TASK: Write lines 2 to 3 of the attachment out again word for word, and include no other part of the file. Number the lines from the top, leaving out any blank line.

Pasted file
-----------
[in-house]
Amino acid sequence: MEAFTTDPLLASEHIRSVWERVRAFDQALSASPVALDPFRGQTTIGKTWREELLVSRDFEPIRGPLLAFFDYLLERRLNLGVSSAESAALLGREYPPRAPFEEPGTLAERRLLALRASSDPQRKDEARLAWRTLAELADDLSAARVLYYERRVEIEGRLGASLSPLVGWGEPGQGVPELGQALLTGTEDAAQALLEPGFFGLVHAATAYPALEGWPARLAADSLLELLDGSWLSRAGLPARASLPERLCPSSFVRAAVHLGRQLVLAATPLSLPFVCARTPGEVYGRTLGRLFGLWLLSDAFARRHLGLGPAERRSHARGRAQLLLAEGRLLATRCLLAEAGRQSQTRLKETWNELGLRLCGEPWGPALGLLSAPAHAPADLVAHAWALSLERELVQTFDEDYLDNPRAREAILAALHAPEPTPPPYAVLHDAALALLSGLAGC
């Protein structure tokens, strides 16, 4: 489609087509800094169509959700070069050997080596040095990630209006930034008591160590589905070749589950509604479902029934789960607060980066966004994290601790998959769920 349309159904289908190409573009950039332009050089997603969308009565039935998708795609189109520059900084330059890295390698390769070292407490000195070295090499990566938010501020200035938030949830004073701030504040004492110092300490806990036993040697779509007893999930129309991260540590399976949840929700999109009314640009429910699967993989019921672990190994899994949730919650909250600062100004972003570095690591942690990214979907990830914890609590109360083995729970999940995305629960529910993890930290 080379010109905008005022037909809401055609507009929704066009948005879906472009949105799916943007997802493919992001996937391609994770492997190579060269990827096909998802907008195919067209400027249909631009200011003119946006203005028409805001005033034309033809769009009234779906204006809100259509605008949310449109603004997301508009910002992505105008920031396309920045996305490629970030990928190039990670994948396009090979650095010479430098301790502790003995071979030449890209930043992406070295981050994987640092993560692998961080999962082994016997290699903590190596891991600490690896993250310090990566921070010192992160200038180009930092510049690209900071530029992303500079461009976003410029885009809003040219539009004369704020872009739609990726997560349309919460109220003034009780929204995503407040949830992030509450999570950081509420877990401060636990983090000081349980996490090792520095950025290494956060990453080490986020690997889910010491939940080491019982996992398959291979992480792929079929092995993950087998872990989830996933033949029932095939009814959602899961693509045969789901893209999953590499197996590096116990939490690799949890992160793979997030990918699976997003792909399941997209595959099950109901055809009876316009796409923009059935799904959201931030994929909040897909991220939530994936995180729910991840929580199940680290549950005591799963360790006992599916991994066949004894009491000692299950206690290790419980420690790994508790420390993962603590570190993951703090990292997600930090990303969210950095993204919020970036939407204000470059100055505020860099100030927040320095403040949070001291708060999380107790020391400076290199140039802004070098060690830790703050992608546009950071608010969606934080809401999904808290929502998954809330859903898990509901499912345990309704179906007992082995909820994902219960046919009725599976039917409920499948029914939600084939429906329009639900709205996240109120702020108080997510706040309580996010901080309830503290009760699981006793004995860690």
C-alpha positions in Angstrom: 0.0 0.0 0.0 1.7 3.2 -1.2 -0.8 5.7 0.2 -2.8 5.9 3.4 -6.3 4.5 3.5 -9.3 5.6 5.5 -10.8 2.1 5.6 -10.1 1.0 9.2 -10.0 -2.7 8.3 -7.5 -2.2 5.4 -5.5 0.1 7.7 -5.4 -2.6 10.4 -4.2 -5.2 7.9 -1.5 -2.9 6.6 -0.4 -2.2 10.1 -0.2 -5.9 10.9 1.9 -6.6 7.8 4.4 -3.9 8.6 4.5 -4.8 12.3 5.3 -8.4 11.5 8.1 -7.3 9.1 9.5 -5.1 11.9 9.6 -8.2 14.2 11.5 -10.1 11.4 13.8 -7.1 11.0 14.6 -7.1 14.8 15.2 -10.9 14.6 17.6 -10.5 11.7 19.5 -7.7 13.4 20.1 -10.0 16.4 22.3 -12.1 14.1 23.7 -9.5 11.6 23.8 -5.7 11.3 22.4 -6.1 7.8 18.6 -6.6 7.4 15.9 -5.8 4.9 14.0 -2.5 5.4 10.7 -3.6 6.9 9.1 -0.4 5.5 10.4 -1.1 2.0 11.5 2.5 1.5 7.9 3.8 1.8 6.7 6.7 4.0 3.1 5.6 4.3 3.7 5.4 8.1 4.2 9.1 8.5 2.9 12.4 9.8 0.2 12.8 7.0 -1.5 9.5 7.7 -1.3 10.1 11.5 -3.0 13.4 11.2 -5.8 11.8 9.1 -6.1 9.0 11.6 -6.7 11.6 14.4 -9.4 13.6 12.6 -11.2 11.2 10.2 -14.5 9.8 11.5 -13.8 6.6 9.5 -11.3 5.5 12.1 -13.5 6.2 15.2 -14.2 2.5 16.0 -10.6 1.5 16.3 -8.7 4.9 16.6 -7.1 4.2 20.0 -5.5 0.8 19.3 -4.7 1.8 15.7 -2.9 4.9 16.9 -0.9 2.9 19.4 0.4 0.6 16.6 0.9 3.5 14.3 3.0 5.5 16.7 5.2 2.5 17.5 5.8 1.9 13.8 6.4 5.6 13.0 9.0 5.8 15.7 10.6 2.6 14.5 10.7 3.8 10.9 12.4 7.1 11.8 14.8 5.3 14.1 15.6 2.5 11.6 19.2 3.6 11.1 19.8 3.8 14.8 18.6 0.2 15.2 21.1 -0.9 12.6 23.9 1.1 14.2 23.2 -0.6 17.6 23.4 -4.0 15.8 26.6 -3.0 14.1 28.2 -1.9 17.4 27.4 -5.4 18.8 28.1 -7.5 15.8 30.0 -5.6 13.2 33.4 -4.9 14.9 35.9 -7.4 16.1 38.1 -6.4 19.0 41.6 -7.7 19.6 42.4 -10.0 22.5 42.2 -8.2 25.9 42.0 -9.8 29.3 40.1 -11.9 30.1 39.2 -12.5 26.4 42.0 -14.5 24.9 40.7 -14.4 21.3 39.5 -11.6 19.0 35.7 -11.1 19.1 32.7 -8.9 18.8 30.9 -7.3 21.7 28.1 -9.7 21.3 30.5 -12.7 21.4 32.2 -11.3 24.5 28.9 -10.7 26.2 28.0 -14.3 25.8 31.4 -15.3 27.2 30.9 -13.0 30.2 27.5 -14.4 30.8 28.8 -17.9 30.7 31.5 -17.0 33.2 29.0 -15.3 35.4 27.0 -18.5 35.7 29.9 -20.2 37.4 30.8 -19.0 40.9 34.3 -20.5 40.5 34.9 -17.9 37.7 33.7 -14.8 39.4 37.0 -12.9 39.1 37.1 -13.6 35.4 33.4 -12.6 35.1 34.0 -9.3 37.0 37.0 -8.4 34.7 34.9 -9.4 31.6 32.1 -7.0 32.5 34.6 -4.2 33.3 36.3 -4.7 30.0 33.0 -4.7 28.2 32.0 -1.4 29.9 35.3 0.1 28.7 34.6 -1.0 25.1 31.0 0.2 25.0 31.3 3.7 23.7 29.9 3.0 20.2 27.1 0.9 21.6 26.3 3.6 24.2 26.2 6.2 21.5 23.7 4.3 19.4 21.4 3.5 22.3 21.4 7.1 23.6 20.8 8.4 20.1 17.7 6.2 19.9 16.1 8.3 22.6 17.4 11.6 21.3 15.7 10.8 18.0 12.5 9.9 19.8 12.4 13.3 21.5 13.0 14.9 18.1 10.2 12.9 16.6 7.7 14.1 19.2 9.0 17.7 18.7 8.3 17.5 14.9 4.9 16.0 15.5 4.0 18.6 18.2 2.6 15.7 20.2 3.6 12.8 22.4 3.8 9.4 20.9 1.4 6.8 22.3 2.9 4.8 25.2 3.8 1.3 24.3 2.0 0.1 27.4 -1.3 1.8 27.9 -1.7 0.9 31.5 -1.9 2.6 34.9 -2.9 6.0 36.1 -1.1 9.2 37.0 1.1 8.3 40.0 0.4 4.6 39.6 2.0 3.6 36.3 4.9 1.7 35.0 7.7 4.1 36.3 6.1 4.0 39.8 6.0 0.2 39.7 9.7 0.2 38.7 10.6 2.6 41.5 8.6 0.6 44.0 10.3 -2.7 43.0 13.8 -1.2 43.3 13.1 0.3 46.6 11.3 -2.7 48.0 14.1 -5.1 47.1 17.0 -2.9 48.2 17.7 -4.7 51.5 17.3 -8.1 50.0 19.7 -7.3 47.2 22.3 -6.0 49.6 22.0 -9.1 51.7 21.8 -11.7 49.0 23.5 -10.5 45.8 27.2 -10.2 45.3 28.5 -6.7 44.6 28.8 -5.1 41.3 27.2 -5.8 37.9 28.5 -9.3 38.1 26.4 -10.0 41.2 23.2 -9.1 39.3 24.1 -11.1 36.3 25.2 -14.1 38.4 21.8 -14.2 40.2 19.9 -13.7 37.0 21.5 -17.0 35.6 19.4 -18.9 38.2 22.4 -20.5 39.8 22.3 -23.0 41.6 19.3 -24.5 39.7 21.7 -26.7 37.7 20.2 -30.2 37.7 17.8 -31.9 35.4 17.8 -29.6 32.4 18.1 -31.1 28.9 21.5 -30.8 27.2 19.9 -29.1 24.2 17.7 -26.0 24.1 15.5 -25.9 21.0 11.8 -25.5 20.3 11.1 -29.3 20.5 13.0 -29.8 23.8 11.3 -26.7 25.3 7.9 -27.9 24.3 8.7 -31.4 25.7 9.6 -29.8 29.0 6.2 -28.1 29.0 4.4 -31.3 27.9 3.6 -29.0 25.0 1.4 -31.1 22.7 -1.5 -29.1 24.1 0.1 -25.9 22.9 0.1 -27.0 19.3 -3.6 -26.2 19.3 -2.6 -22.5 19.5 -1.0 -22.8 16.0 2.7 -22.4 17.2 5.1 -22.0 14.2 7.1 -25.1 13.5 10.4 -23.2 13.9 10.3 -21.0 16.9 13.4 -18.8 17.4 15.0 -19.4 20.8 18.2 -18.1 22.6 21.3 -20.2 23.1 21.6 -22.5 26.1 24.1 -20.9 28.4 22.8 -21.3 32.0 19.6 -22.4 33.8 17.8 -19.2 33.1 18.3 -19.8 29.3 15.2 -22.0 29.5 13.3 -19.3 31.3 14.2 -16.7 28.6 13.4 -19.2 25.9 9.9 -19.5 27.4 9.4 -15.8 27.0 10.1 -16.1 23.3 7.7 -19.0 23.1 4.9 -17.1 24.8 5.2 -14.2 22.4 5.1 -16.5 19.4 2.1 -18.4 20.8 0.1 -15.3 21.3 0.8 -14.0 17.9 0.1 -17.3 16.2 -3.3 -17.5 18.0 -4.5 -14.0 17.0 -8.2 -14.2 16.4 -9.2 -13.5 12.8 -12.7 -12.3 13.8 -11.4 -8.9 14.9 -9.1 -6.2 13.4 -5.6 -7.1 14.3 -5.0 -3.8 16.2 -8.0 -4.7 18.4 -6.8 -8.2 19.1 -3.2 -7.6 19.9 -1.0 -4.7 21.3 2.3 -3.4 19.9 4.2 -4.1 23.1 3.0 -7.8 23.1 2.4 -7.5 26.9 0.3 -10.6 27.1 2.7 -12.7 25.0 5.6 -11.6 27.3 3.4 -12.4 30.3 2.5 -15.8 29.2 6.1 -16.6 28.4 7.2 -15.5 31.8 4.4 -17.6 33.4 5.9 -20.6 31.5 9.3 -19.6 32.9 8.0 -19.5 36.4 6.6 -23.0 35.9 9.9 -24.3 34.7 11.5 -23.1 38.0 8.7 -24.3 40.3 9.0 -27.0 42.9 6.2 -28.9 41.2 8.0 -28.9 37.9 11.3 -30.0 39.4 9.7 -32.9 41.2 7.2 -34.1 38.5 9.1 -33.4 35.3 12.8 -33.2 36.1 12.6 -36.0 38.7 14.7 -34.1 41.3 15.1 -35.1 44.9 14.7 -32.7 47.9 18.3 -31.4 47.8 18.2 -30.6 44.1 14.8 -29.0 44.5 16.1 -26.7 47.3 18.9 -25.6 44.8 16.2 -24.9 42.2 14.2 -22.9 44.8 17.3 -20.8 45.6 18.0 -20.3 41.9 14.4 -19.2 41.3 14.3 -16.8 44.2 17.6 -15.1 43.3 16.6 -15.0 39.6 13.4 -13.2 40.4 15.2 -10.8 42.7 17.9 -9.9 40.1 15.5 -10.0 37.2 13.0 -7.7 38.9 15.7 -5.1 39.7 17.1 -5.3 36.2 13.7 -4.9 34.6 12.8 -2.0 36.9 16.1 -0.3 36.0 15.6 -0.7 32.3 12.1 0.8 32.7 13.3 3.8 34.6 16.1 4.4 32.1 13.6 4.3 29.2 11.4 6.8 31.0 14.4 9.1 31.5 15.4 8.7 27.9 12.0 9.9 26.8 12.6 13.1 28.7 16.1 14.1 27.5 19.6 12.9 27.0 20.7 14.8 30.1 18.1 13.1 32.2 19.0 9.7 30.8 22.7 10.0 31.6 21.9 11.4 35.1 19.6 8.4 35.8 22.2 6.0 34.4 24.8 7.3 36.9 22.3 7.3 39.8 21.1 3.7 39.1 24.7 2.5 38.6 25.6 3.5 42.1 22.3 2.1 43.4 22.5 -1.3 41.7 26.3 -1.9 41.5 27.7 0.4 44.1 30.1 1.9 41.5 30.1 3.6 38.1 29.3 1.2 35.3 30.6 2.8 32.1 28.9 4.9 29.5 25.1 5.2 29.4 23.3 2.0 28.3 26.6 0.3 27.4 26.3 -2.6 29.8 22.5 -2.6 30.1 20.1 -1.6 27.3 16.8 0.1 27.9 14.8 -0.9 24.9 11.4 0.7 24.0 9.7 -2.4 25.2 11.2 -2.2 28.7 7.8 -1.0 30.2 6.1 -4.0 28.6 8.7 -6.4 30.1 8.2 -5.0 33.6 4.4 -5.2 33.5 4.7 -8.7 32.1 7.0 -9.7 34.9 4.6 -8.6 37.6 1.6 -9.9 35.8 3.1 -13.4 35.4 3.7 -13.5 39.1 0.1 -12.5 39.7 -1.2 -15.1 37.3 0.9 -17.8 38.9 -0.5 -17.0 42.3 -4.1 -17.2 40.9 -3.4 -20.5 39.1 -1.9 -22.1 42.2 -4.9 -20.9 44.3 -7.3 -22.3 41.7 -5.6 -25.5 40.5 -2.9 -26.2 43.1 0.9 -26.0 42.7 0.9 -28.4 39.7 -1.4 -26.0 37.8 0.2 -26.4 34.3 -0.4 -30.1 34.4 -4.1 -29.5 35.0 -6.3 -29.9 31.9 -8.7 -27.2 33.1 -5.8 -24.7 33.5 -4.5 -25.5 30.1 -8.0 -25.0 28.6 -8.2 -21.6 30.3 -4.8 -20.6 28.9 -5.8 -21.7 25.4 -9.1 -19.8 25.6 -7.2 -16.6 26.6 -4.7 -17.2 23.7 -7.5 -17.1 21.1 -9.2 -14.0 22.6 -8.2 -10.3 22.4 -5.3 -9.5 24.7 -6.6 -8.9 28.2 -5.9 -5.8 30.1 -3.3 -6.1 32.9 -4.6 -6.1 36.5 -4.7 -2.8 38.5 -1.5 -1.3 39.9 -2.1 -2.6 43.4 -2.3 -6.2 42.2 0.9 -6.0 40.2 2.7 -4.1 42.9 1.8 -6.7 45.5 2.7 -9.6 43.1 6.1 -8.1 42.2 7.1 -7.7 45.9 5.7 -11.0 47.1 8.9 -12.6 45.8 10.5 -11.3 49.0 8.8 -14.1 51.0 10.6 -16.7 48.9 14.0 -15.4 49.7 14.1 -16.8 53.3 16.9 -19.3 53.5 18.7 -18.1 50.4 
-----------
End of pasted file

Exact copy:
Amino acid sequence: MEAFTTDPLLASEHIRSVWERVRAFDQALSASPVALDPFRGQTTIGKTWREELLVSRDFEPIRGPLLAFFDYLLERRLNLGVSSAESAALLGREYPPRAPFEEPGTLAERRLLALRASSDPQRKDEARLAWRTLAELADDLSAARVLYYERRVEIEGRLGASLSPLVGWGEPGQGVPELGQALLTGTEDAAQALLEPGFFGLVHAATAYPALEGWPARLAADSLLELLDGSWLSRAGLPARASLPERLCPSSFVRAAVHLGRQLVLAATPLSLPFVCARTPGEVYGRTLGRLFGLWLLSDAFARRHLGLGPAERRSHARGRAQLLLAEGRLLATRCLLAEAGRQSQTRLKETWNELGLRLCGEPWGPALGLLSAPAHAPADLVAHAWALSLERELVQTFDEDYLDNPRAREAILAALHAPEPTPPPYAVLHDAALALLSGLAGC
């Protein structure tokens, strides 16, 4: 489609087509800094169509959700070069050997080596040095990630209006930034008591160590589905070749589950509604479902029934789960607060980066966004994290601790998959769920 349309159904289908190409573009950039332009050089997603969308009565039935998708795609189109520059900084330059890295390698390769070292407490000195070295090499990566938010501020200035938030949830004073701030504040004492110092300490806990036993040697779509007893999930129309991260540590399976949840929700999109009314640009429910699967993989019921672990190994899994949730919650909250600062100004972003570095690591942690990214979907990830914890609590109360083995729970999940995305629960529910993890930290 080379010109905008005022037909809401055609507009929704066009948005879906472009949105799916943007997802493919992001996937391609994770492997190579060269990827096909998802907008195919067209400027249909631009200011003119946006203005028409805001005033034309033809769009009234779906204006809100259509605008949310449109603004997301508009910002992505105008920031396309920045996305490629970030990928190039990670994948396009090979650095010479430098301790502790003995071979030449890209930043992406070295981050994987640092993560692998961080999962082994016997290699903590190596891991600490690896993250310090990566921070010192992160200038180009930092510049690209900071530029992303500079461009976003410029885009809003040219539009004369704020872009739609990726997560349309919460109220003034009780929204995503407040949830992030509450999570950081509420877990401060636990983090000081349980996490090792520095950025290494956060990453080490986020690997889910010491939940080491019982996992398959291979992480792929079929092995993950087998872990989830996933033949029932095939009814959602899961693509045969789901893209999953590499197996590096116990939490690799949890992160793979997030990918699976997003792909399941997209595959099950109901055809009876316009796409923009059935799904959201931030994929909040897909991220939530994936995180729910991840929580199940680290549950005591799963360790006992599916991994066949004894009491000692299950206690290790419980420690790994508790420390993962603590570190993951703090990292997600930090990303969210950095993204919020970036939407204000470059100055505020860099100030927040320095403040949070001291708060999380107790020391400076290199140039802004070098060690830790703050992608546009950071608010969606934080809401999904808290929502998954809330859903898990509901499912345990309704179906007992082995909820994902219960046919009725599976039917409920499948029914939600084939429906329009639900709205996240109120702020108080997510706040309580996010901080309830503290009760699981006793004995860690």